Josephine Lannan OAM ('49)

Miss Josephine (Jo) Lannan OAM (’49) knew she wanted to be a nurse from the minute she left school in 1949. “My father tried to talk me out of it,” she says. “He thought it wouldn’t be suitable, and suggested physiotherapy instead. But I won out, and did nursing.” And so began a remarkable career in nursing. Jo trained in midwifery with the Sisters of St Joseph at St Margaret’s Hospital, Darlinghurst; worked in general nursing at Royal North Shore Hospital; completed a Diploma of Nursing Administration; and was for many years responsible for training young nurses. She continued to care for patients until, after 40 years, arthritis forced her retirement. Even in retirement, the doctors wanted Jo back! So she returned to Royal North Shore as a volunteer at the Pain Clinic for a further ten years.

“I had a passion for easing pain,” she says. It was this passion, and Jo’s unstinting dedication to nursing, that led to her being awarded an Order of Australia Medal (OAM) for Service to Nursing in the 1992 Queen’s Birthday Honours. Jo remembers the day she received the medal.

"We had the ceremony at Government House, with the Governor and his wife. It was a lovely ceremony, and a very special day."

In retirement, Jo has not slowed down, working as a guide on the HMB Endeavour, and raising money for disadvantaged children as a member of the VIEW Club (Voice, Interests and Education of Women). While it is more than 70 years since she was at Loreto Kirribilli, Jo remembers her school days fondly. “We were taught to be ladies,” she says. “You had to leave the room to use your handkerchief. We had an Italian singing master, and an elocution teacher, we wore hats and gloves, and we had to walk in a ‘crocodile’ up to the railway station.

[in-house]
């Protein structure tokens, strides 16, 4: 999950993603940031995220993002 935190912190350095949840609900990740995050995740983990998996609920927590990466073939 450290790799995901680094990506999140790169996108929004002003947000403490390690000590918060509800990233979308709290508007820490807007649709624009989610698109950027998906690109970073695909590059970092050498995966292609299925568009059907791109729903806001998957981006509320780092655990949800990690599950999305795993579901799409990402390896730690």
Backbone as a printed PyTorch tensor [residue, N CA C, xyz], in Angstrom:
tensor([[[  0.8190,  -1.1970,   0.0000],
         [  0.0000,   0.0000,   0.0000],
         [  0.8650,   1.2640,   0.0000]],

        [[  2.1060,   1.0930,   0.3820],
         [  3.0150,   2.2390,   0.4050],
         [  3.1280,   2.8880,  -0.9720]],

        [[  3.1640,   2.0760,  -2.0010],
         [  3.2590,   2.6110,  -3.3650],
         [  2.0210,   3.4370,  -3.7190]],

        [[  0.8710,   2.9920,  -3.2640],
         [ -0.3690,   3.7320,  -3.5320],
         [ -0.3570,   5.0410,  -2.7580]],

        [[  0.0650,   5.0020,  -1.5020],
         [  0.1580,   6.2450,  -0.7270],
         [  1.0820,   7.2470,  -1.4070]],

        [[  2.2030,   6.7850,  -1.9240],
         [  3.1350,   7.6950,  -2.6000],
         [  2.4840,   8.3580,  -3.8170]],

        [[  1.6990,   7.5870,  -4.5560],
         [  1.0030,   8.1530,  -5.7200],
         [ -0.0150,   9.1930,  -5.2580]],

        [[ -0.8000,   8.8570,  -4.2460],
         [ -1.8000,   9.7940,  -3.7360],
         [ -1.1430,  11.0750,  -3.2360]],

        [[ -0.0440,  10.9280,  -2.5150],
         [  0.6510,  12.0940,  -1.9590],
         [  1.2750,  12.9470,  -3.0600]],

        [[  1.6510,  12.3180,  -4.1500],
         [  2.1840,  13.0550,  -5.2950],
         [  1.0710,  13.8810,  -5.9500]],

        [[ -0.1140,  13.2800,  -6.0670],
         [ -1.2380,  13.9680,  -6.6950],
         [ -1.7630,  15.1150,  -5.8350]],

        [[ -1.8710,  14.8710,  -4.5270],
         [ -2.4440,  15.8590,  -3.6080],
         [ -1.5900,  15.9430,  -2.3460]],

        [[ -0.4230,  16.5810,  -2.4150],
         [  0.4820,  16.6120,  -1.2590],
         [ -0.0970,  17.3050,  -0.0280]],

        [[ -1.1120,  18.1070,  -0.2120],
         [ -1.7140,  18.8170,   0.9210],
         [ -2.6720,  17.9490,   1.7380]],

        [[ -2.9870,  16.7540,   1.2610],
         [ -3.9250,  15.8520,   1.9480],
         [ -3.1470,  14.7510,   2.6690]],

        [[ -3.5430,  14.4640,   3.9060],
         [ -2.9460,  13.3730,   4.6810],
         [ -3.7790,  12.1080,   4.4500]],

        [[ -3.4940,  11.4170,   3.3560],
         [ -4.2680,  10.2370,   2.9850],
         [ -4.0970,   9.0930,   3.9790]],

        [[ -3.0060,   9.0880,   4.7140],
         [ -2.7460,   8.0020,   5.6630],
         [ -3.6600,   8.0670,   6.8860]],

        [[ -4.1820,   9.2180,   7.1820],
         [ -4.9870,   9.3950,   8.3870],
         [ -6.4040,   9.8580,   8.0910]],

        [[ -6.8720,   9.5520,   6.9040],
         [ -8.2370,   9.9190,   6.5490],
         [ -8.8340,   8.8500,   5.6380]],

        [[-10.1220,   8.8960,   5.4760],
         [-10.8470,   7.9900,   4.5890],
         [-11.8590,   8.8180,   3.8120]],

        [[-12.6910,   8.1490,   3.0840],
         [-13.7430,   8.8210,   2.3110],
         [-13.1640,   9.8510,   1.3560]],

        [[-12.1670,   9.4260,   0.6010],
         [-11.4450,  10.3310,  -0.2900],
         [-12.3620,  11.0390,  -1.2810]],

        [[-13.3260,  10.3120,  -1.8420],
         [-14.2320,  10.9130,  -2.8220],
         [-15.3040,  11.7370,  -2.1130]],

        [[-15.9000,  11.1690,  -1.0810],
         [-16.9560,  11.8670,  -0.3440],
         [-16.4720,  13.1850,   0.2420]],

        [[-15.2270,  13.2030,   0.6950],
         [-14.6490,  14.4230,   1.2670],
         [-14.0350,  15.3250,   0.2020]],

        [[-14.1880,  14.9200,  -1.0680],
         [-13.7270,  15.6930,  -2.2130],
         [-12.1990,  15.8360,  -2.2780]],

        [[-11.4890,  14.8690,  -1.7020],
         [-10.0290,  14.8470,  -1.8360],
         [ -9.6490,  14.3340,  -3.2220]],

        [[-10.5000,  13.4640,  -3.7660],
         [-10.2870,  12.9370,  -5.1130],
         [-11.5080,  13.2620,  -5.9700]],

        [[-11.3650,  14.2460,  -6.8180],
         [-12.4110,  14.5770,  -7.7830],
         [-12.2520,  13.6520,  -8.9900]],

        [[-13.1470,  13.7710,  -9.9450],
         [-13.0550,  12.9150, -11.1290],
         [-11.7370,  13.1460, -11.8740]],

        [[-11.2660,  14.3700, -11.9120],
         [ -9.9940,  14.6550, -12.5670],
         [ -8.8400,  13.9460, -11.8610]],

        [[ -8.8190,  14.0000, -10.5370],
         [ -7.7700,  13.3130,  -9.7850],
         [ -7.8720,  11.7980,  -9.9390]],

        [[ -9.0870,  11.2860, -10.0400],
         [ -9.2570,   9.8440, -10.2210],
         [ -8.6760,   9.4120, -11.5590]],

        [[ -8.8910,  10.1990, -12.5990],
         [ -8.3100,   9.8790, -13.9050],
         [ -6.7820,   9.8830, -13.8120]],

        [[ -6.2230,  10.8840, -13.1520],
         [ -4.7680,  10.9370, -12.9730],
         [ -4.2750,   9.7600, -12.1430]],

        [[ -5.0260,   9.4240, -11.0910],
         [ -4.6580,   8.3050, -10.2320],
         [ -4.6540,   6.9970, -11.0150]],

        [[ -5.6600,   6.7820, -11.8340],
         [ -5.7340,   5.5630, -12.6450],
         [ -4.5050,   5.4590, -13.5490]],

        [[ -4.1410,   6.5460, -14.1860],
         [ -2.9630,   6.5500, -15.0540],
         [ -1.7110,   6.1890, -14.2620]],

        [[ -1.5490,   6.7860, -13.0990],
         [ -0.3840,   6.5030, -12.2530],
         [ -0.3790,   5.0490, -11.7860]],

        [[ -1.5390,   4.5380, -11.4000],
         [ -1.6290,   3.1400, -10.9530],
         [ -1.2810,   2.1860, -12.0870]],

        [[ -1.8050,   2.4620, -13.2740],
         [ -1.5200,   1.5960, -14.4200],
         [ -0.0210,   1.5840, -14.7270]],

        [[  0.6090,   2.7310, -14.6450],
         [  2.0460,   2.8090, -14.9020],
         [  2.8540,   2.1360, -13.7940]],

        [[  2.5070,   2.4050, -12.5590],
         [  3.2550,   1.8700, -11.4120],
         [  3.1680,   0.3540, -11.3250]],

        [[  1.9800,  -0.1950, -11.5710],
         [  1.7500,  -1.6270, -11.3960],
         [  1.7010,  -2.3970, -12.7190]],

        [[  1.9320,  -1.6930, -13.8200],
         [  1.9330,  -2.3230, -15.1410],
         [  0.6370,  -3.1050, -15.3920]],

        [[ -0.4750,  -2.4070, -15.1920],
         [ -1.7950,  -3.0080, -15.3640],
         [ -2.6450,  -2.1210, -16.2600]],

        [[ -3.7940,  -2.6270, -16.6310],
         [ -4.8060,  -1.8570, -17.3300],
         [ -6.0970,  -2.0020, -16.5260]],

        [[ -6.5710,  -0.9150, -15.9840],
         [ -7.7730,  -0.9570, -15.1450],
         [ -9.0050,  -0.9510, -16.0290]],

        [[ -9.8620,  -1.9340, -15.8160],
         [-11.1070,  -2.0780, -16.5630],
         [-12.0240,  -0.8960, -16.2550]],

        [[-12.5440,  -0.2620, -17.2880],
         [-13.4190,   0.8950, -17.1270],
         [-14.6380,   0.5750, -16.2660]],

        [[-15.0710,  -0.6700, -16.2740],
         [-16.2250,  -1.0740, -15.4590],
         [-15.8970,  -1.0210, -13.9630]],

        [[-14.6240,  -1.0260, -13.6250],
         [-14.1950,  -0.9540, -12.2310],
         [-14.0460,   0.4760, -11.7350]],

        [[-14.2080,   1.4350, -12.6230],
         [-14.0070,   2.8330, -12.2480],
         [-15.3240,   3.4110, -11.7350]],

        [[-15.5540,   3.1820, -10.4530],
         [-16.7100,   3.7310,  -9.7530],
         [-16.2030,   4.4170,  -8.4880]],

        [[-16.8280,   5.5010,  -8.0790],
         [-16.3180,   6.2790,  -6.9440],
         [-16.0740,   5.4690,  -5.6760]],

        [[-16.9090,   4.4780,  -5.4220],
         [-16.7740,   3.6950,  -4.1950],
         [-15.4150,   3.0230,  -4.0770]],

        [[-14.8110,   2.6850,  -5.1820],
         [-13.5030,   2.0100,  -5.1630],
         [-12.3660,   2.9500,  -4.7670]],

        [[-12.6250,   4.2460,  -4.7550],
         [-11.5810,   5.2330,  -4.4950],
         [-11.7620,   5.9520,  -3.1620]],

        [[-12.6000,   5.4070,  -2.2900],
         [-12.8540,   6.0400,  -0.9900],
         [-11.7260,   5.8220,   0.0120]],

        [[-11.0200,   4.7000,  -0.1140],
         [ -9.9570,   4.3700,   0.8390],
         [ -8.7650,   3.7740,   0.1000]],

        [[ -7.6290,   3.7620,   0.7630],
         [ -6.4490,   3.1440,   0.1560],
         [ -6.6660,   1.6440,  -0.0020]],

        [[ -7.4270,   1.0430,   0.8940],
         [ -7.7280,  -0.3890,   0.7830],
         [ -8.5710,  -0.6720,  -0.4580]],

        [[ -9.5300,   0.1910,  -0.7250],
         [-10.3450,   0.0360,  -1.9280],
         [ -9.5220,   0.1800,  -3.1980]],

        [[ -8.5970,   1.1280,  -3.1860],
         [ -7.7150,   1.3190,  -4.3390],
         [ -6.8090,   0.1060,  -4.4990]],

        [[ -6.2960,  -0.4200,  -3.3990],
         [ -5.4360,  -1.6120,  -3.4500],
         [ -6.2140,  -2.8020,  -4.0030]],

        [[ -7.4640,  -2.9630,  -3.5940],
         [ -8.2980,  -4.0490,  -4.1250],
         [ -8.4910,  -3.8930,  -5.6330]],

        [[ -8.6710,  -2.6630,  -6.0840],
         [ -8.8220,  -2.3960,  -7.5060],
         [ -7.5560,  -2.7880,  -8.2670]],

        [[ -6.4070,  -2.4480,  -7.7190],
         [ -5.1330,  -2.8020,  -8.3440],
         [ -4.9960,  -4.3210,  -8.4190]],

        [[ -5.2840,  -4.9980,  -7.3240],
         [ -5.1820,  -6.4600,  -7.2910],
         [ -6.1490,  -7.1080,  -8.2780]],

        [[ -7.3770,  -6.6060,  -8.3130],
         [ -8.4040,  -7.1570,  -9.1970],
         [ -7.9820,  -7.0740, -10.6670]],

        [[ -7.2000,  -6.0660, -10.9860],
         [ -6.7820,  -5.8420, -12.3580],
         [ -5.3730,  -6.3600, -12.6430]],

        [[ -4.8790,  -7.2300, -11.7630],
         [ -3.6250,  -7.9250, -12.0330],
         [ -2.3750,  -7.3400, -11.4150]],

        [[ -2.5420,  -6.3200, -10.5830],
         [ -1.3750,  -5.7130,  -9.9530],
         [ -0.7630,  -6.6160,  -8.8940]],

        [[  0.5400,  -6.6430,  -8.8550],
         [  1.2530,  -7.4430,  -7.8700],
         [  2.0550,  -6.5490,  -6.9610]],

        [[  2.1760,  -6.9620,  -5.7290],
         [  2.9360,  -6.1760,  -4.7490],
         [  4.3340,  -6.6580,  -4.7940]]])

"We didn’t have any of those things they do now - swimming, and drama, and catering, and travelling overseas! We studied geography, history, arithmetic, and art - my worst subject! We played cricket and basketball at lunchtime.

“I remember one of the nuns who taught us, Mother Consiglio, was leaving to go down to the convent in Toorak. I had to hurry back from riding school to say goodbye. We kept in touch, and she would write to us whenever she needed anything, like a pen, or Eau de Cologne, or an alarm clock, and my mother would send it down.”

Jo keeps up to date with the life of the school through Spirit magazine, and has returned to the school for afternoon teas. She still keeps in touch with her old school friends, meeting twice a year for lunch.

“Oh, my life’s not very interesting,” says Jo modestly. On the contrary, Miss Josephine Lannan OAM (’49) is a shining example of a Loreto Kirribilli student making a positive difference in the world, and exemplifying Mother Gonzaga Barry’s ideal of the 'wise, loving, well-educated woman.'